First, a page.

This week marks the 10th anniversary of University Press Week, an occasion for all to take stock of how our nonprofit, mission-centered publishing community has changed and evolved over that time. The theme of this year’s UP Week is “Keep UP!” and we recently spoke with a few individuals who became press directors during the past decade, seeking their insights on how university presses have been and will continue to be a force to “keep UP” with.

It’s clear that an important characteristic of university presses remains our ability to respond nimbly to change, allowing us to seize new opportunities to reach readers, amplify ideas, and sustain scholarly communities while remaining steadfast in our commitment to advancing knowledge. The two biggest trends the press directors we spoke with reported are an increase in the number of regional and trade titles published by university presses, and the myriad impacts of technology on how all books are published and promoted.

Jennifer Crewe at Columbia University Press—who in 2014 became the first woman appointed press director at an Ivy League university—notes that declining library sales have often prompted list diversification. “When those numbers gradually diminished,” she says, “many presses started publishing more trade books and more course adoption books, and narrow scholarly work is only a part of the mix.”

John Sherer, who was publisher at Basic Books before being named director at the University of North Carolina Press in 2012, commented on diversifying marketing strategies. “Marketing has become much more about direct digital engagement,” he says. “These new pathways are leading to more online purchasing. If we can make the online shopping experience rewarding to our readers, we may be able to get some to engage with us directly and create longer term relationships.”

Emily Poznanski, who joined the Association of University Presses community earlier this year as director of the Central European University Press, notes that business models have changed significantly. “The question of how to finance scholarly book publishing in an increasingly digital environment is rather urgent,” she says. “We are responding by moving our frontlist publications into open access.”

Amy Brand, who holds a doctorate in cognitive science from MIT and has directed the MIT Press since 2015, also cites open access as a significant development. “In addition to the obvious trends toward all things digital, accelerated by the pandemic,” she says, “finding open access publishing models that work for scholarly books is a focus for many university presses.”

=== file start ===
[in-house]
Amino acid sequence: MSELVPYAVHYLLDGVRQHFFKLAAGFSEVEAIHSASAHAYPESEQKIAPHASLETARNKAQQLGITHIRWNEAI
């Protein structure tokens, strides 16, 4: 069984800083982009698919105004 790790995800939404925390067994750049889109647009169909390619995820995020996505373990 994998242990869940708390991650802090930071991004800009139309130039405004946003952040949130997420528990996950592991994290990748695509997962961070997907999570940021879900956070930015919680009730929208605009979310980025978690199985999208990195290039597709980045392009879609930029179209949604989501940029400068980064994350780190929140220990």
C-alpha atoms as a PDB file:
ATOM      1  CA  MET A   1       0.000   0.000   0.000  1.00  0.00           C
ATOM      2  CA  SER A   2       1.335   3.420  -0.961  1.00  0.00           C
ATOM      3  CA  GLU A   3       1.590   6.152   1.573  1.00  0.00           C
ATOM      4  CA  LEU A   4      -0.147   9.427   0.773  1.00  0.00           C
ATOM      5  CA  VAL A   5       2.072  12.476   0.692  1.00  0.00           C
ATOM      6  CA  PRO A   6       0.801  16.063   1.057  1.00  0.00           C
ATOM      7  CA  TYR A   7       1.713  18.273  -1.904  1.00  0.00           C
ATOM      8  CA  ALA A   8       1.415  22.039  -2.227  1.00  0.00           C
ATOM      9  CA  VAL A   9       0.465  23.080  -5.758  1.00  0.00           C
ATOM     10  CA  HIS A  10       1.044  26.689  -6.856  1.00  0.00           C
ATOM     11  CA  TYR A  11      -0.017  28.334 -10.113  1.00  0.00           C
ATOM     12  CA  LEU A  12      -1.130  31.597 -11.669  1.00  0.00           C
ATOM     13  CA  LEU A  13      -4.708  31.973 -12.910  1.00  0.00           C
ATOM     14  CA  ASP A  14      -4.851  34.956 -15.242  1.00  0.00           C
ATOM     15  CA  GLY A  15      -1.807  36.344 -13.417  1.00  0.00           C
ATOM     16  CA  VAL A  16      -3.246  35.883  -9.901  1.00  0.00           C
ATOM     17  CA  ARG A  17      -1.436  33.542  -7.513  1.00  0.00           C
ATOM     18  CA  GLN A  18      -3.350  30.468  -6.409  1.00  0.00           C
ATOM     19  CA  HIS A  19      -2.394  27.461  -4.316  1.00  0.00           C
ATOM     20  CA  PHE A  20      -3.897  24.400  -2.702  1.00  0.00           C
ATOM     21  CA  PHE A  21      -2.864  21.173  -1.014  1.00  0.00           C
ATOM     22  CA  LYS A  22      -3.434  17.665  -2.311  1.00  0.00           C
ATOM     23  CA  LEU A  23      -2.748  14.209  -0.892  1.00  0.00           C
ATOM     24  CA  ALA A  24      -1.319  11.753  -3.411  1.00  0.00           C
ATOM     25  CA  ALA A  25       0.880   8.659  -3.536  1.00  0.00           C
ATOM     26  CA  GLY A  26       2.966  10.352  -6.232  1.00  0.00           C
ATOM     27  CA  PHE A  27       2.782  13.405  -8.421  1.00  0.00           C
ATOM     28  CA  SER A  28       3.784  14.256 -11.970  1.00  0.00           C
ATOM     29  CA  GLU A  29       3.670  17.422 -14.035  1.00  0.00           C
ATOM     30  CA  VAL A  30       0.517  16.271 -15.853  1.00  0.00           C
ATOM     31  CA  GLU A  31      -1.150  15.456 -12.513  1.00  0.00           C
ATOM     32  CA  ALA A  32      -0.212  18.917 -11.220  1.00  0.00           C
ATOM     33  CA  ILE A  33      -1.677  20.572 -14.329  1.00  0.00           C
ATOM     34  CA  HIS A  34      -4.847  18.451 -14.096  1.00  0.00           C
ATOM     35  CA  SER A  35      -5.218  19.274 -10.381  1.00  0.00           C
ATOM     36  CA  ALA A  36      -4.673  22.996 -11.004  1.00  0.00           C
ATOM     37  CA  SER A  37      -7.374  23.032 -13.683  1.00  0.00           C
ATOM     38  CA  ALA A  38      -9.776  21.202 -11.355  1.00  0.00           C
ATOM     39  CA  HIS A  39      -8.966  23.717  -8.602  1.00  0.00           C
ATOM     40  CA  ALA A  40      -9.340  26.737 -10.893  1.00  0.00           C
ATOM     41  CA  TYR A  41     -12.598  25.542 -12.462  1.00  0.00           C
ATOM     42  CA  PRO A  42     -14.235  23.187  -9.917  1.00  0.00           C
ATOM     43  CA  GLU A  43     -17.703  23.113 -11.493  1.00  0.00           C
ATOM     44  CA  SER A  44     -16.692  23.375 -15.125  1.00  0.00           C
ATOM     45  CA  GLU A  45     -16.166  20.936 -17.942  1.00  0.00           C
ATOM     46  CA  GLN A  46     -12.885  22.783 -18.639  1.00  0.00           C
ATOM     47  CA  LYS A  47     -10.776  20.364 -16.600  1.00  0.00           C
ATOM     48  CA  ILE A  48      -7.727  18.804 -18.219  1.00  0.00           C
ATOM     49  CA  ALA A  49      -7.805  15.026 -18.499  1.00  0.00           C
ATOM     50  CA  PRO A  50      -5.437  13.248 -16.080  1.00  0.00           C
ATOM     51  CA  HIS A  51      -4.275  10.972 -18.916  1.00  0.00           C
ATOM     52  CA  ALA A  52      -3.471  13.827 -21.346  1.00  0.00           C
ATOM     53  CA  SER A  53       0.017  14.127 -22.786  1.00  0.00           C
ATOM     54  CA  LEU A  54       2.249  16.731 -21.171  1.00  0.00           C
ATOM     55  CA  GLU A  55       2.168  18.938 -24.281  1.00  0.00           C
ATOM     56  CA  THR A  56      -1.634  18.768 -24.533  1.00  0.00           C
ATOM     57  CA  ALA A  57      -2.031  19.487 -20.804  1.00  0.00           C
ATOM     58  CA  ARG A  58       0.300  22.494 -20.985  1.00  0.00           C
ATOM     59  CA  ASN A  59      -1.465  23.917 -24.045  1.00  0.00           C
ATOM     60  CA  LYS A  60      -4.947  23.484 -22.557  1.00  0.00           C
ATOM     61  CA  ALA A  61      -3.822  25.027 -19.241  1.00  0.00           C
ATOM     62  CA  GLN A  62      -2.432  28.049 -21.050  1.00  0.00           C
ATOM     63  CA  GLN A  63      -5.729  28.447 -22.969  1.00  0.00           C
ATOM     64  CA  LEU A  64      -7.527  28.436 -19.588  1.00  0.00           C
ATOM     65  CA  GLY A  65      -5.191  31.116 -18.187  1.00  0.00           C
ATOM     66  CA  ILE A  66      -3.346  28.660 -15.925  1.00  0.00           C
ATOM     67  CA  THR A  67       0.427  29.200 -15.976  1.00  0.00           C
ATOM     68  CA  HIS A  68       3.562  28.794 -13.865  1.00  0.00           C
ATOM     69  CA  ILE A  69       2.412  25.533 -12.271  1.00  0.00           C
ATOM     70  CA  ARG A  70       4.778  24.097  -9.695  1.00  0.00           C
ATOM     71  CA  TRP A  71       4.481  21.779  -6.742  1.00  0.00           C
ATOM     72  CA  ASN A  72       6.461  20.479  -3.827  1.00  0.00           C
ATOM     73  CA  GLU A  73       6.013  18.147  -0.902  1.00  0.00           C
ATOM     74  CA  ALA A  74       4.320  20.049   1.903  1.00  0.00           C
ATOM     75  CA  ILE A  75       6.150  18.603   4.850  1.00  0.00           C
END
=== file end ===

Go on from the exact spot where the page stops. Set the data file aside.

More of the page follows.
Looking ahead, Tony Sanfilippo, Ohio State University Press’s director since 2014, voices both short- and long-term concerns. “My most immediate concern is inflation,” he says. “Paper and print capacity are hard to find, and logistics are in crisis mode. We know that scarcity will result in higher costs. The question is how much, and how will that impact print prices and e-book format share. If our books are so expensive that they are out of reach of all but the most privileged, then we are a barrier to education and that is the opposite of our mission. This is the problem I’d like to spend the rest of my career tackling.”

Poznanski says, “Expectations and boundaries of how a publisher should behave will be pushed. University presses should consider new ways of working, with new partnerships to match those expectations.”

Brand views scholarly publishing in the context of the whole academic life cycle: “Who gets to participate in creating new knowledge? How do research and knowledge get filtered, published, and shared? How do we judge excellence in this academic work? And how do those judgments impact individual careers? The exciting change I’d like to help happen is significantly increased investment in university-based and -owned publishing infrastructure like ours that aligns closely with the academy’s evolving needs and values.”

Crewe sees increasing staff diversity as the most exciting opportunity ahead. “Scholarly publishing has been burdened by a lack of diversity among its staff and as a result to some degree in its publications,” she says. “University presses have recently had better gender representation in leadership than other sectors of publishing—women now comprise about 45% of press directors—but more important, our acquisitions staffs are slowly becoming less white. We have a long way to go but are finally moving in the right direction.”

Sherer agrees: “This generation of publishers must make sure that our organizations mirror our authors and readers. If we get it right, it will be the most important thing we’ve accomplished.”

Lisa Bayer has directed the University of Georgia Press since 2012 and is president of the Association of University Presses. Peter Berkery is the association’s executive director. For more about UP Week, visit